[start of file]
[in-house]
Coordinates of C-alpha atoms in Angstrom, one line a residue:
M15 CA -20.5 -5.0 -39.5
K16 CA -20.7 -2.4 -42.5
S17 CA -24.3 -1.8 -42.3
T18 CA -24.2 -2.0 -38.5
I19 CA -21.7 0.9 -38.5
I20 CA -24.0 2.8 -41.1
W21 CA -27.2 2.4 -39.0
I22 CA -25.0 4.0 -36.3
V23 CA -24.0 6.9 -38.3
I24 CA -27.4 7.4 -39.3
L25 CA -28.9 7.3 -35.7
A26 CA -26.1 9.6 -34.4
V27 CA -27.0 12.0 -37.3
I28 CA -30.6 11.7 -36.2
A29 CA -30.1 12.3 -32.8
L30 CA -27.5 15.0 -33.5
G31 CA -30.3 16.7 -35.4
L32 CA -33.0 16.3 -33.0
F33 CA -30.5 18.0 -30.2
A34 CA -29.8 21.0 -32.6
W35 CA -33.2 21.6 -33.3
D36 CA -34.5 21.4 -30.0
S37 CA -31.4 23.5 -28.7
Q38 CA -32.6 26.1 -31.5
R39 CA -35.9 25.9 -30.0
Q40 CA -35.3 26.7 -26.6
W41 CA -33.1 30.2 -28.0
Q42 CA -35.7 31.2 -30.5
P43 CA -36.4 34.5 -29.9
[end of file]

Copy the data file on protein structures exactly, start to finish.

[in-house]
Coordinates of C-alpha atoms in Angstrom, one line a residue:
M15 CA -20.5 -5.0 -39.5
K16 CA -20.7 -2.4 -42.5
S17 CA -24.3 -1.8 -42.3
T18 CA -24.2 -2.0 -38.5
I19 CA -21.7 0.9 -38.5
I20 CA -24.0 2.8 -41.1
W21 CA -27.2 2.4 -39.0
I22 CA -25.0 4.0 -36.3
V23 CA -24.0 6.9 -38.3
I24 CA -27.4 7.4 -39.3
L25 CA -28.9 7.3 -35.7
A26 CA -26.1 9.6 -34.4
V27 CA -27.0 12.0 -37.3
I28 CA -30.6 11.7 -36.2
A29 CA -30.1 12.3 -32.8
L30 CA -27.5 15.0 -33.5
G31 CA -30.3 16.7 -35.4
L32 CA -33.0 16.3 -33.0
F33 CA -30.5 18.0 -30.2
A34 CA -29.8 21.0 -32.6
W35 CA -33.2 21.6 -33.3
D36 CA -34.5 21.4 -30.0
S37 CA -31.4 23.5 -28.7
Q38 CA -32.6 26.1 -31.5
R39 CA -35.9 25.9 -30.0
Q40 CA -35.3 26.7 -26.6
W41 CA -33.1 30.2 -28.0
Q42 CA -35.7 31.2 -30.5
P43 CA -36.4 34.5 -29.9